Corrections or additions?

This article was prepared for the June 9, 2004

issue of U.S. 1 Newspaper. All rights reserved.

Between the Lines

‘The Rule of Four," the novel by Ian Caldwell and Dustin Thomason, was our cover story for May 26, and it is doing very, very well. Published in May, it is already in its ninth printing, and first editions are being bid up on E-Bay. Those who went to a reading in New York are selling first editions, signed by both authors. The prices were $89 to $139 as we went to press on Tuesday, June 8.

Here’s the hype: "Double-signed by both authors, Ian Caldwell and Dustin Thomason on the title page. Just their names, no "to …" or "best of luck" or other inscriptions. This book is already highly collectible, and the first printings are already scarce. Prices will definitely go up. "

In a case of fact imitating fiction that itself is imitating fact, we do need to make a correction to our story. We told how it centered on a manuscript in the Rare Book Room of Princeton University’s Firestone Library. The book, the Hypnerotomachia, dates from the Italian Renaissance.

Our author, Pete Maladineo, explained that the Hypnerotomachia (pronounced HIP-ne-ROto-MAHkia) was published in 1499 in Latin, but uses several other so-called dead languages, including Chaldean and Egyptian hieroglyphics, and even some words made up by the author, whose identity is still a matter of debate. Its title literally means the "Poliphilo’s struggle for love in a dream" and is, essentially, a voluminous puzzle that has confounded scholars for 500 years and is said to contain secrets encrypted within its text. This book really is the main character in the novel.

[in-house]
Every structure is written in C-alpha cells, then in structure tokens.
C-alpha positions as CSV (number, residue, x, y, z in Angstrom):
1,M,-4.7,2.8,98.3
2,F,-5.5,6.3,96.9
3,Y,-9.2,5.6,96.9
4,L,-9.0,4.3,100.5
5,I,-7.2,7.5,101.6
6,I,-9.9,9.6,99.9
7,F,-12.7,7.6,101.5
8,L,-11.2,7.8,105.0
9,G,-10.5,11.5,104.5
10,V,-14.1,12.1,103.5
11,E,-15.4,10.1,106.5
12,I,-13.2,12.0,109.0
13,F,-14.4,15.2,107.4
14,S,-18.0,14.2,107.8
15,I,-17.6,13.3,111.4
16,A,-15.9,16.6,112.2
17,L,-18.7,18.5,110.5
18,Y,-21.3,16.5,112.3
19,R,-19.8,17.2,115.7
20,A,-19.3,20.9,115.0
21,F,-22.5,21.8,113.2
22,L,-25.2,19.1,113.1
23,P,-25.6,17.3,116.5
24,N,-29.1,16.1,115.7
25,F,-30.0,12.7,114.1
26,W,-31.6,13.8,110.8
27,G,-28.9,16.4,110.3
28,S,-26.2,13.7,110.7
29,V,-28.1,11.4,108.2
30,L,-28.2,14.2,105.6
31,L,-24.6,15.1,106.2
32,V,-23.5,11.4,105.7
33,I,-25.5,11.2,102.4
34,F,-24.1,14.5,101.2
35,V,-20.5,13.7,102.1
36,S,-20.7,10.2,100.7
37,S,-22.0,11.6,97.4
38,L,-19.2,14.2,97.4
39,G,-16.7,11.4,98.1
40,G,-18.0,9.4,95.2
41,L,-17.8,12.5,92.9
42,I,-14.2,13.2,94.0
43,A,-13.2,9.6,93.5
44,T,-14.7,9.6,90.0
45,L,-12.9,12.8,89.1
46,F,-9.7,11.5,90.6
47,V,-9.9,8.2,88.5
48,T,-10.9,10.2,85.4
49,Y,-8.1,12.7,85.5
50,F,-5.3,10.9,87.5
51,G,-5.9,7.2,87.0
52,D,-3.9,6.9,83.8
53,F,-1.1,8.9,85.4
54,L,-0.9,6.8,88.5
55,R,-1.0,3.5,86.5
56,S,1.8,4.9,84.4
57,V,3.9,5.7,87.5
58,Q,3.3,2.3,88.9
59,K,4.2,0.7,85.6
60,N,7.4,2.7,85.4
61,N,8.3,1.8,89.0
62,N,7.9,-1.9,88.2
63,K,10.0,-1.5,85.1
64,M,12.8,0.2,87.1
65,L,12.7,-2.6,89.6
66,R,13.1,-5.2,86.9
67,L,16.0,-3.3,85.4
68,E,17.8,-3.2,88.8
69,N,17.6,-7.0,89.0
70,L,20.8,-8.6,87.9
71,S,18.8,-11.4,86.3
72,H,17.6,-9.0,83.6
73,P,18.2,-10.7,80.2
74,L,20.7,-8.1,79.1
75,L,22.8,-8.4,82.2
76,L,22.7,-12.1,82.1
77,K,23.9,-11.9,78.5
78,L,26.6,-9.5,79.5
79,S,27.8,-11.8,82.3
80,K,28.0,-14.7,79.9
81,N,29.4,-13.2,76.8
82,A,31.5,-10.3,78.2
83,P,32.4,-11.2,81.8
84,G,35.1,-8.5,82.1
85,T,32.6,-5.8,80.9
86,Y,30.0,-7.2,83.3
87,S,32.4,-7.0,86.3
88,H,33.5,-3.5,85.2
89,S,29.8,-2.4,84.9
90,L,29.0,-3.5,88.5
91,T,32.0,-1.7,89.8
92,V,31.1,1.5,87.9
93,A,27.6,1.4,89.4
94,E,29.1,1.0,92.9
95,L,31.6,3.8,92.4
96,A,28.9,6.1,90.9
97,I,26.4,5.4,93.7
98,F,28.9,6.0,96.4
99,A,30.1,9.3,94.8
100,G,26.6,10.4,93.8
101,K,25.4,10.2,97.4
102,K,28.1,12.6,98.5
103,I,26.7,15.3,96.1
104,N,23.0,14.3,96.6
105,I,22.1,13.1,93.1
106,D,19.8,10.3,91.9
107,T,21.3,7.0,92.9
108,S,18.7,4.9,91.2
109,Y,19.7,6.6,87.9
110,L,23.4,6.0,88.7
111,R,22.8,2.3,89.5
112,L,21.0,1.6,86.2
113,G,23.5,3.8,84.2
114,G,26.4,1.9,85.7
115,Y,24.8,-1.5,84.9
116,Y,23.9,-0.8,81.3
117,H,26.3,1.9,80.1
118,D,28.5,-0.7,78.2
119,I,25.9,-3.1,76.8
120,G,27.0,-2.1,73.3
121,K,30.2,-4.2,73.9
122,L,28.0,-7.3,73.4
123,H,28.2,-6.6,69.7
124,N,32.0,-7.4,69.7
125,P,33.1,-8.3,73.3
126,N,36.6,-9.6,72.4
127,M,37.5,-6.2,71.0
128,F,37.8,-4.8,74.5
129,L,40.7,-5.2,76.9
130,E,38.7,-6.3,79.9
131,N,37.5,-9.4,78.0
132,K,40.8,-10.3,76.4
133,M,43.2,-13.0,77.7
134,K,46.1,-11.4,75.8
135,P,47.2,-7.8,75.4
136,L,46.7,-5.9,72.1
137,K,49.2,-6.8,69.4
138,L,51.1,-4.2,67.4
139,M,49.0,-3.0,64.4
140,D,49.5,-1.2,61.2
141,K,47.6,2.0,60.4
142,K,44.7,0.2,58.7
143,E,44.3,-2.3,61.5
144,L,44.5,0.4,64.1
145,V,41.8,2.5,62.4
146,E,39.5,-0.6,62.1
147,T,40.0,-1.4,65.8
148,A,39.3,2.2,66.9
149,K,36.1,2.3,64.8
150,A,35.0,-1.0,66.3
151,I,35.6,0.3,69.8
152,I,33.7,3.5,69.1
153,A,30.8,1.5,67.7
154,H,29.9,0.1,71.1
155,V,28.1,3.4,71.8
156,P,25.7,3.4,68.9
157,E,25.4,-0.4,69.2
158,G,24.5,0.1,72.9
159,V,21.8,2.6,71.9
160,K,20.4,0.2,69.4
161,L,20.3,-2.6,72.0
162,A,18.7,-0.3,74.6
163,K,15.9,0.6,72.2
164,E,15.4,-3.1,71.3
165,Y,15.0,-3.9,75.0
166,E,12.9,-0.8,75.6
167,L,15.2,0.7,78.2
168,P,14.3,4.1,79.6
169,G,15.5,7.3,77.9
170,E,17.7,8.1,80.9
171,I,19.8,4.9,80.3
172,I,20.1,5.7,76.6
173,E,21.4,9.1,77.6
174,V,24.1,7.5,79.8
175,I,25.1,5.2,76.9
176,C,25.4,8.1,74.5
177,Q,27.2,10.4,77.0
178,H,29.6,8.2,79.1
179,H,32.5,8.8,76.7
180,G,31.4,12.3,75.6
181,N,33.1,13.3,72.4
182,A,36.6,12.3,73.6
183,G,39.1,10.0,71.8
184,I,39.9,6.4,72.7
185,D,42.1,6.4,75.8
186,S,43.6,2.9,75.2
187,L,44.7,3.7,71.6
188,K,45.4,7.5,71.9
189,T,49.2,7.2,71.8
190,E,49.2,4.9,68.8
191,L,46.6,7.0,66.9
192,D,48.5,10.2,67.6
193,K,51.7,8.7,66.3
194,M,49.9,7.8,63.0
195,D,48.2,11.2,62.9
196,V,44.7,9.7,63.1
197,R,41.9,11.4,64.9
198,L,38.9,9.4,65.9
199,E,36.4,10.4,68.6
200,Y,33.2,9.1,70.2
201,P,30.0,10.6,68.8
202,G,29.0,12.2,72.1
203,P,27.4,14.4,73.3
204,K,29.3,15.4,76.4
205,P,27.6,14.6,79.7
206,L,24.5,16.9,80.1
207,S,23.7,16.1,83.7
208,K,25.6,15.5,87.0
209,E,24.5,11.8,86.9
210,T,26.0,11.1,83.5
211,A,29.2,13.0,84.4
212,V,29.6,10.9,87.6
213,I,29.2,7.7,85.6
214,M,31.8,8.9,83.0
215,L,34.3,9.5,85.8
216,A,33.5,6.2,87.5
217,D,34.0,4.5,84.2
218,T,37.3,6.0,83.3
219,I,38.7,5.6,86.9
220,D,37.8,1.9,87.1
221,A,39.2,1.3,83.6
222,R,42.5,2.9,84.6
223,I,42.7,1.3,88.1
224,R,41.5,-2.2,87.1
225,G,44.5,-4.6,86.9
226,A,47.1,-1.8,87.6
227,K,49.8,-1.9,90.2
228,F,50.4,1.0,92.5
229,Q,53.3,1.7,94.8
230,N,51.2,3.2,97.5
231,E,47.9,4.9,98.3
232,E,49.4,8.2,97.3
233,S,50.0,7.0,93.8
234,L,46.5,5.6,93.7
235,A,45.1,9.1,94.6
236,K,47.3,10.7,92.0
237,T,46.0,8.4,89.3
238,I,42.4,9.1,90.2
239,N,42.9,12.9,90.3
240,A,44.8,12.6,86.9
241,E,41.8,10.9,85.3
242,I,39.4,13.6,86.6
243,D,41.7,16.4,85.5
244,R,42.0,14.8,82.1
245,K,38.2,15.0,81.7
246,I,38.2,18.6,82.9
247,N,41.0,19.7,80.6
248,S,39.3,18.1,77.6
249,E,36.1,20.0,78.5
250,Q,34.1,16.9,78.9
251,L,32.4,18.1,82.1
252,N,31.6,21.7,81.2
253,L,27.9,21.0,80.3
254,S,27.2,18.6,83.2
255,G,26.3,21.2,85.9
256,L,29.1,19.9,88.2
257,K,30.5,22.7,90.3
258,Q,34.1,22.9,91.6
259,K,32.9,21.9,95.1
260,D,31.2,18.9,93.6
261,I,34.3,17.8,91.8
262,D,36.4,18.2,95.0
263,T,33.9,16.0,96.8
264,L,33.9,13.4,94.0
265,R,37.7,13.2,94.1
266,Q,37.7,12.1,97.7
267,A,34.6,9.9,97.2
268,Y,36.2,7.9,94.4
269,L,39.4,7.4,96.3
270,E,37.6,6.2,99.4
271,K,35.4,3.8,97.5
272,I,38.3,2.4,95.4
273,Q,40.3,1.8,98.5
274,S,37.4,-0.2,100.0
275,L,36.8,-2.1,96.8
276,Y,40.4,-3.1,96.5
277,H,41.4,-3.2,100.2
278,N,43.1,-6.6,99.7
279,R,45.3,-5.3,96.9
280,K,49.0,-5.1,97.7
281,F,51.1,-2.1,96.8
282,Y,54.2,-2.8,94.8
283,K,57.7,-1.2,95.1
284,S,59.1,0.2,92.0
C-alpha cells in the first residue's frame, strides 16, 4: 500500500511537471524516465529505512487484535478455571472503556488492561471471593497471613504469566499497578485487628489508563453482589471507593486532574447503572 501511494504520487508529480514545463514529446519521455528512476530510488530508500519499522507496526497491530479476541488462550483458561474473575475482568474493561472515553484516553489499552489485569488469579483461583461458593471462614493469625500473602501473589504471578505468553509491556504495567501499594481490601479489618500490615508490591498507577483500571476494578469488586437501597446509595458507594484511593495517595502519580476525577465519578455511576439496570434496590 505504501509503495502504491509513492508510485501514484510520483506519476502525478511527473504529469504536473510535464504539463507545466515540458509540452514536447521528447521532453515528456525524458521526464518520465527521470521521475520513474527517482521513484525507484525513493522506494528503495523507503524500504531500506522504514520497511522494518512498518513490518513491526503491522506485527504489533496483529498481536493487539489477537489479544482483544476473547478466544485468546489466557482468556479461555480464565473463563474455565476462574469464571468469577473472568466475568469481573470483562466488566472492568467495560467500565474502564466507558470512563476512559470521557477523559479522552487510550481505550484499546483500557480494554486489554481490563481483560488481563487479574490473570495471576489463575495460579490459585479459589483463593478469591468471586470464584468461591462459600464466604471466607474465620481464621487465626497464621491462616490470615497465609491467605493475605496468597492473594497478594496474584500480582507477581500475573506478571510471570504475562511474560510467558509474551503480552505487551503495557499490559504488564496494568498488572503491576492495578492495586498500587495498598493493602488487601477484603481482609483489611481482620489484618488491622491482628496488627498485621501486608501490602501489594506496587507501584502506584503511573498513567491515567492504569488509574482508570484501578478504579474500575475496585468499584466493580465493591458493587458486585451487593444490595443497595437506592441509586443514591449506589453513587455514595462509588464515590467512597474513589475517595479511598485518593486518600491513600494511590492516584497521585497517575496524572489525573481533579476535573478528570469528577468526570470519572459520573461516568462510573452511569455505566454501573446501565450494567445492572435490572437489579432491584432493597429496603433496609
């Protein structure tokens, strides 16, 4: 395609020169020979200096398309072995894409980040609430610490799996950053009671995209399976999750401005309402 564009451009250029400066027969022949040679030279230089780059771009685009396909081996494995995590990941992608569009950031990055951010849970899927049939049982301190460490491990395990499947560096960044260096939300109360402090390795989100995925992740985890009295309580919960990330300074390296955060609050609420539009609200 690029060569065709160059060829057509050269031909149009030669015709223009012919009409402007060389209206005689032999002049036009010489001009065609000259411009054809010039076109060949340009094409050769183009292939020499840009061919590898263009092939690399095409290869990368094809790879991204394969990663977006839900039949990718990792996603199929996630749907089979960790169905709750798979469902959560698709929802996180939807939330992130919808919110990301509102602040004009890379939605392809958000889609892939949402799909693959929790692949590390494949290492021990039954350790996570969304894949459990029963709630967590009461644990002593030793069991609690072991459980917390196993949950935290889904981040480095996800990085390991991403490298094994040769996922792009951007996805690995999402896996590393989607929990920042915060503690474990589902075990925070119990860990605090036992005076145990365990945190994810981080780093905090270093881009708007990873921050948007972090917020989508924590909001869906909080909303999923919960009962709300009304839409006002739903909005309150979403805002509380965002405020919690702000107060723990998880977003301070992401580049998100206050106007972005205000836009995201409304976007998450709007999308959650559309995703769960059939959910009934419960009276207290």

But another paragraph describing the Hypnerotomachia should have been attributed to Caldwell and Thomason, because it was a direct quote from the novel, but we inadvertently omitted the quotation marks. Here is the paragraph:

"The Hypnerotomachia is a tangle of plots and characters connected by nothing but its protagonist, an allegorical everyman named Poliphilo. The gist is simple: Poliphilo has a strange dream in which he searches for the woman he loves. But the way it’s told is so complicated that even most Renaissance scholars – the same people who read Plotinus while waiting for the bus – consider the Hypnerotomachia painfully, tediously difficult."

Caldwell and Thomason were scheduled for a signing at Barnes and Noble MarketFair on Tuesday, June 8. When we stopped by the day before, we saw about 120 chairs set up and as many books. Another table had a "Rule of Four" display as well, but we wondered whether that number of copies could meet the demand? Not to worry, said a bookseller. In addition to the 200 copies on the floor, the store had another 1,000 copies still in the boxes.

Set up next to the chairs for the best-seller reading were a small circle of chairs for the writers’ group that meets at the bookstore monthly. Surely those writers, gathering to read their manuscripts to each other, hope their first novels will be as successful.

Which reminds us, it is not too late to submit fiction and poetry to the U.S. 1 Summer Fiction issue. Guidelines are on page 33. Deadline is June 23.

Who knows,

Mladineo suggests that between Sylvia Nasar’s "A Beautiful Mind" (the book behind the Oscar-winning Ron Howard movie about Princeton Nobel laureate John Nash) and this new novel, Princeton may be developing a reputation for mad professors and raving students, who occasionally shuck clothing when it snows.

We can go Mladineo even better. We think that Caldwell and Thomason will be Princeton’s version of name of Harry Potter author.


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